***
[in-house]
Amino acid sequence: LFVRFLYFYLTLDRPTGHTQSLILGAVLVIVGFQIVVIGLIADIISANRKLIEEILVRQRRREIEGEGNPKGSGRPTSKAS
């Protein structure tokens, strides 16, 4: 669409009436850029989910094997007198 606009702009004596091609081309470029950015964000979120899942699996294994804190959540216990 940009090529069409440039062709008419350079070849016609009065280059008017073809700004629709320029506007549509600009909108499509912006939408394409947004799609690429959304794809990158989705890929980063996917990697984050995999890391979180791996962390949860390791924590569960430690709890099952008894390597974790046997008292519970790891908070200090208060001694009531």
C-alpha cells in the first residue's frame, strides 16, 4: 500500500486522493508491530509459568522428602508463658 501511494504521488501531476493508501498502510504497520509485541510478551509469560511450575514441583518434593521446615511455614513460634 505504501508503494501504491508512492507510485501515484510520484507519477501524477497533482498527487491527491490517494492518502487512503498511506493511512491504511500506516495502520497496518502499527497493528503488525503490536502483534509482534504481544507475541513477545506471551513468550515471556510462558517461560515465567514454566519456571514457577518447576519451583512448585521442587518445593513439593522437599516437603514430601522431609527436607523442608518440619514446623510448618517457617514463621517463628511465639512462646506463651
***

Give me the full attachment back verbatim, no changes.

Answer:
[in-house]
Amino acid sequence: LFVRFLYFYLTLDRPTGHTQSLILGAVLVIVGFQIVVIGLIADIISANRKLIEEILVRQRRREIEGEGNPKGSGRPTSKAS
């Protein structure tokens, strides 16, 4: 669409009436850029989910094997007198 606009702009004596091609081309470029950015964000979120899942699996294994804190959540216990 940009090529069409440039062709008419350079070849016609009065280059008017073809700004629709320029506007549509600009909108499509912006939408394409947004799609690429959304794809990158989705890929980063996917990697984050995999890391979180791996962390949860390791924590569960430690709890099952008894390597974790046997008292519970790891908070200090208060001694009531």
C-alpha cells in the first residue's frame, strides 16, 4: 500500500486522493508491530509459568522428602508463658 501511494504521488501531476493508501498502510504497520509485541510478551509469560511450575514441583518434593521446615511455614513460634 505504501508503494501504491508512492507510485501515484510520484507519477501524477497533482498527487491527491490517494492518502487512503498511506493511512491504511500506516495502520497496518502499527497493528503488525503490536502483534509482534504481544507475541513477545506471551513468550515471556510462558517461560515465567514454566519456571514457577518447576519451583512448585521442587518445593513439593522437599516437603514430601522431609527436607523442608518440619514446623510448618517457617514463621517463628511465639512462646506463651